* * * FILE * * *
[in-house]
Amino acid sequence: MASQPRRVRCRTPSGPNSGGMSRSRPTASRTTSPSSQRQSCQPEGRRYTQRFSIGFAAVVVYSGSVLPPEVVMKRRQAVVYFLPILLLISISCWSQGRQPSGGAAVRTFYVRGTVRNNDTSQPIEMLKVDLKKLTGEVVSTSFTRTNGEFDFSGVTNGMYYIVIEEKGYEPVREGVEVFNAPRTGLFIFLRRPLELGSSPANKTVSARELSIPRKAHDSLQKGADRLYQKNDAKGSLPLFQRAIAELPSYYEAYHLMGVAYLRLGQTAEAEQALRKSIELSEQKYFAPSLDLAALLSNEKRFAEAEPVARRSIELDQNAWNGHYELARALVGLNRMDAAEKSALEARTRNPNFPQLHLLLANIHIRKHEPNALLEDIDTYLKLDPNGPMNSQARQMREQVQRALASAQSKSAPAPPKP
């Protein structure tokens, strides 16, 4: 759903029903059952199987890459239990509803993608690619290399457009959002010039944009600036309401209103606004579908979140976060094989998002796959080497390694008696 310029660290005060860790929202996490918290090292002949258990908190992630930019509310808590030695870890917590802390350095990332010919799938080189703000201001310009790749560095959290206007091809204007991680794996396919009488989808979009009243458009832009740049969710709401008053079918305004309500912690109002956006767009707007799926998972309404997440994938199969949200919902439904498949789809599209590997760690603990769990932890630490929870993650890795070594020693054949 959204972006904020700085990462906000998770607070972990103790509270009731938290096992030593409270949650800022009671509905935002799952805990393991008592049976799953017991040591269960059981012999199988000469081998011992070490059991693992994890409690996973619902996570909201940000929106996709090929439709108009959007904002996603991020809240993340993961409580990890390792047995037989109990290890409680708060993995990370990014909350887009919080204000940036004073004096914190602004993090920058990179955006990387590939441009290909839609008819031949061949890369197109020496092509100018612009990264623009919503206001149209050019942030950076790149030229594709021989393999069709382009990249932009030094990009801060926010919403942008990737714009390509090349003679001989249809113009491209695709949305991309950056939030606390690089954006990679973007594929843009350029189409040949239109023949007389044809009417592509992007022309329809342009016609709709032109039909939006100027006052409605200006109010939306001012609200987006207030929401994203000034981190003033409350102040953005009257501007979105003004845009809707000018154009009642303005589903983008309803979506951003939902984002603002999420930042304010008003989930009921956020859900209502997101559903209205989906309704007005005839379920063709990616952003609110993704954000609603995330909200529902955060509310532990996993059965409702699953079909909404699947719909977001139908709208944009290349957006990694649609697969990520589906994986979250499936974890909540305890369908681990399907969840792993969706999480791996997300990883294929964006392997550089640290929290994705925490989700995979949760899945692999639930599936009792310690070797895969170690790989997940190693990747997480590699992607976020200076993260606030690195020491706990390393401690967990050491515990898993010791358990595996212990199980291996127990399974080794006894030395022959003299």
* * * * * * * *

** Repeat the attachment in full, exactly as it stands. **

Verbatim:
[in-house]
Amino acid sequence: MASQPRRVRCRTPSGPNSGGMSRSRPTASRTTSPSSQRQSCQPEGRRYTQRFSIGFAAVVVYSGSVLPPEVVMKRRQAVVYFLPILLLISISCWSQGRQPSGGAAVRTFYVRGTVRNNDTSQPIEMLKVDLKKLTGEVVSTSFTRTNGEFDFSGVTNGMYYIVIEEKGYEPVREGVEVFNAPRTGLFIFLRRPLELGSSPANKTVSARELSIPRKAHDSLQKGADRLYQKNDAKGSLPLFQRAIAELPSYYEAYHLMGVAYLRLGQTAEAEQALRKSIELSEQKYFAPSLDLAALLSNEKRFAEAEPVARRSIELDQNAWNGHYELARALVGLNRMDAAEKSALEARTRNPNFPQLHLLLANIHIRKHEPNALLEDIDTYLKLDPNGPMNSQARQMREQVQRALASAQSKSAPAPPKP
């Protein structure tokens, strides 16, 4: 759903029903059952199987890459239990509803993608690619290399457009959002010039944009600036309401209103606004579908979140976060094989998002796959080497390694008696 310029660290005060860790929202996490918290090292002949258990908190992630930019509310808590030695870890917590802390350095990332010919799938080189703000201001310009790749560095959290206007091809204007991680794996396919009488989808979009009243458009832009740049969710709401008053079918305004309500912690109002956006767009707007799926998972309404997440994938199969949200919902439904498949789809599209590997760690603990769990932890630490929870993650890795070594020693054949 959204972006904020700085990462906000998770607070972990103790509270009731938290096992030593409270949650800022009671509905935002799952805990393991008592049976799953017991040591269960059981012999199988000469081998011992070490059991693992994890409690996973619902996570909201940000929106996709090929439709108009959007904002996603991020809240993340993961409580990890390792047995037989109990290890409680708060993995990370990014909350887009919080204000940036004073004096914190602004993090920058990179955006990387590939441009290909839609008819031949061949890369197109020496092509100018612009990264623009919503206001149209050019942030950076790149030229594709021989393999069709382009990249932009030094990009801060926010919403942008990737714009390509090349003679001989249809113009491209695709949305991309950056939030606390690089954006990679973007594929843009350029189409040949239109023949007389044809009417592509992007022309329809342009016609709709032109039909939006100027006052409605200006109010939306001012609200987006207030929401994203000034981190003033409350102040953005009257501007979105003004845009809707000018154009009642303005589903983008309803979506951003939902984002603002999420930042304010008003989930009921956020859900209502997101559903209205989906309704007005005839379920063709990616952003609110993704954000609603995330909200529902955060509310532990996993059965409702699953079909909404699947719909977001139908709208944009290349957006990694649609697969990520589906994986979250499936974890909540305890369908681990399907969840792993969706999480791996997300990883294929964006392997550089640290929290994705925490989700995979949760899945692999639930599936009792310690070797895969170690790989997940190693990747997480590699992607976020200076993260606030690195020491706990390393401690967990050491515990898993010791358990595996212990199980291996127990399974080794006894030395022959003299």